Hillary Clinton made history Tuesday by becoming the first woman to win a major U.S. political party’s White House nomination, after her former rival, U.S. Senator Bernie Sanders of Vermont, told the chairwoman from the convention floor that Clinton, 68, should be selected as the party’s nominee.
The former first lady, senator and secretary of state took a monumental step on her quest to become America’s first female commander-in-chief, by besting Sanders.
After a tumultuous convention opening which saw Sanders and Clinton supporters trade jeers and chants, loud cheers erupted as Clinton passed the 2,382-delegate threshold needed for the nomination, setting up a November showdown with Republican Donald Trump.
“If there are any little girls out there who stayed up late to watch, let me just say: I may become the first woman president, but one of you is next,” Clinton told the convention via a video satellite link.
In nominating Clinton, delegates made the point that the selection of a woman was a milestone in America’s 240-year-old history. Women got the right to vote in 1920 after ratification of the 19th Amendment to the U.S. Constitution.
Clinton’s husband, former President Bill Clinton, portrayed her in a speech to the convention as a dynamic force for change as he made a case for her White House bid.
“Hillary is uniquely qualified to seize the opportunities and reduce the risks we face, and she is still the best darn change-maker I have ever known,” he said, hitting back at Republican arguments she is a Washington insider tied to the status quo.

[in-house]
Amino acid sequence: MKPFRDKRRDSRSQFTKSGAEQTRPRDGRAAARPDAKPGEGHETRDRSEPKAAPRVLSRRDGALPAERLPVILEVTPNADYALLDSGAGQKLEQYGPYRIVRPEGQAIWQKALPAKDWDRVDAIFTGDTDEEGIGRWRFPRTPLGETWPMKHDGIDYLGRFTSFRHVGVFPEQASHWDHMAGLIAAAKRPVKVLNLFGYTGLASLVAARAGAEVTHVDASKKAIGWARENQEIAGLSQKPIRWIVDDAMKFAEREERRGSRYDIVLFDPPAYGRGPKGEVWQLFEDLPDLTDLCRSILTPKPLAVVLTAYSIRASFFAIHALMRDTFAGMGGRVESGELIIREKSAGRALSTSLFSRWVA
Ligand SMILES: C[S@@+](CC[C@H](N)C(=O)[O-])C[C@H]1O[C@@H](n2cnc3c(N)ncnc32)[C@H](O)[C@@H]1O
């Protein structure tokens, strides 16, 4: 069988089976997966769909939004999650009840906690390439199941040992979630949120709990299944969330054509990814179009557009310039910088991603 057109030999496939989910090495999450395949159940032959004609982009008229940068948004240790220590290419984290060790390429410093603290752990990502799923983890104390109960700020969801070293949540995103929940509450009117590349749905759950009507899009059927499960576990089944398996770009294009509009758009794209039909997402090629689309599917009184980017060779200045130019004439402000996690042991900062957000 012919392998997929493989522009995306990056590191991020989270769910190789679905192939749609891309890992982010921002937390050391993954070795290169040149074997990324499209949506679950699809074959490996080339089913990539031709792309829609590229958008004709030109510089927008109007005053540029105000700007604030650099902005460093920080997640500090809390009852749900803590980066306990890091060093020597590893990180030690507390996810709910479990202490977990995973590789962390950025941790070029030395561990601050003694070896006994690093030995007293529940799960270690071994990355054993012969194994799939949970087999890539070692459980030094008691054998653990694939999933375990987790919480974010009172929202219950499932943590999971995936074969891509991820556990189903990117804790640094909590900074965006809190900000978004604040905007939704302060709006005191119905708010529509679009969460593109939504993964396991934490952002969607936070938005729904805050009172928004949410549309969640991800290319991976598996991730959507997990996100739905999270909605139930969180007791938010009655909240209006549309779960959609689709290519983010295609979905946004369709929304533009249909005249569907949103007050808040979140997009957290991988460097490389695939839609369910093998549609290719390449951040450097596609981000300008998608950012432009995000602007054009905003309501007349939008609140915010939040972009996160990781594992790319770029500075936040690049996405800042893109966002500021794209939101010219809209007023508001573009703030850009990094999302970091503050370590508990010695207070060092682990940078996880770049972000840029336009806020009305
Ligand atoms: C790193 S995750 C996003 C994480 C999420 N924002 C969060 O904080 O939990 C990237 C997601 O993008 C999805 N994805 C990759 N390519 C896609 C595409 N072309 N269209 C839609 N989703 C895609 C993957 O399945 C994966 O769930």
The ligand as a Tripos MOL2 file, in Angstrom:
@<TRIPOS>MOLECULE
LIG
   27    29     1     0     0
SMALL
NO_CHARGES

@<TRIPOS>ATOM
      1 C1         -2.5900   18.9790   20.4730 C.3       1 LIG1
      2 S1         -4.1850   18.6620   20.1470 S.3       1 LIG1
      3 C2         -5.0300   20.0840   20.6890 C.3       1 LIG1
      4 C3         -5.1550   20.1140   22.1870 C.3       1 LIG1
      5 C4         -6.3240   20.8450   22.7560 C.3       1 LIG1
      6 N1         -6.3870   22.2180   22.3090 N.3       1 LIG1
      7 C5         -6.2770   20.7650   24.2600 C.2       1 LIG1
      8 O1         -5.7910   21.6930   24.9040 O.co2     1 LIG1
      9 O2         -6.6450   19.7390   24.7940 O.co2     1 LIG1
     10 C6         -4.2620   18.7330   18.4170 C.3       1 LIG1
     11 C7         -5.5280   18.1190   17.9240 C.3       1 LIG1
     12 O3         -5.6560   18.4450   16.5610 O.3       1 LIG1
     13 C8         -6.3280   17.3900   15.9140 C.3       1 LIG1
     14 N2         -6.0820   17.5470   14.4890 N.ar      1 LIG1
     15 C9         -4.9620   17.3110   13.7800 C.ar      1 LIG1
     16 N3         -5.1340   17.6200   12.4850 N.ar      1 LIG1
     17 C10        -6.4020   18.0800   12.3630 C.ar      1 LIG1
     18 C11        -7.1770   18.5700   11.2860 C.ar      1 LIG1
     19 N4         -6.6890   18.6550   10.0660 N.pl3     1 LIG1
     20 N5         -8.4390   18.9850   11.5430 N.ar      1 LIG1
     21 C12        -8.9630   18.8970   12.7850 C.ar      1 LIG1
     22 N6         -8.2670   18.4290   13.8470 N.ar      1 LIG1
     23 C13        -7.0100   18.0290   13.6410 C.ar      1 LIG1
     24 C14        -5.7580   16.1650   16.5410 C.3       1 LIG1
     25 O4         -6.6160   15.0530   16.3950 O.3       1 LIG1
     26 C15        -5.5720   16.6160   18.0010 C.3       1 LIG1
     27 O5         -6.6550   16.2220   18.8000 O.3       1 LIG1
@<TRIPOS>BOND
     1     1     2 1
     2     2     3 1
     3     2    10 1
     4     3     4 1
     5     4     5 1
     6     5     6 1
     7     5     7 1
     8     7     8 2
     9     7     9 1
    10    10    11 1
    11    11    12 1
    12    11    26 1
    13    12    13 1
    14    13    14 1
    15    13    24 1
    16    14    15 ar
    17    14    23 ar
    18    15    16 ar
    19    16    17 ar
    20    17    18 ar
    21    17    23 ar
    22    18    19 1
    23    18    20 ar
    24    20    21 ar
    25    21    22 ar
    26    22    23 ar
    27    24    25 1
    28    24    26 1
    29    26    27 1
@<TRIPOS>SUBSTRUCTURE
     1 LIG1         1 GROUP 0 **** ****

The Democratic nominee, who promises to tackle income inequality, tighten gun control and rein in Wall Street if she becomes president, is eager to portray Trump, a businessman and former reality TV show host, as too unstable to sit in the Oval Office.
Trump, 70, who has never held elective office, got a boost in opinion polls from his nomination at the Republican convention last week. He had a 2-point lead over Clinton in a Reuters/Ipsos opinion poll released on Tuesday, the first time he has been ahead since early May.
Sanders has endorsed Clinton, but some of his supporters protested in Philadelphia against the party leadership’s apparent backing of her during the Democratic primary fight.
Outside the convention hall, protests turned more heated late on Tuesday. Thousands of protesters gathered near a subway station close to the convention center although a heavy police presence and barricades kept them far from convention guests. Among the protesters were Sanders supporters and Black Lives Matter activists.
At least three people clambered over perimeter fences and were arrested. Some set up a candlelight vigil, sang songs and chanted “Election fraud,” in apparent reference to leaked emails that showed the Democratic National Committee tried to undermine Sanders’ campaign.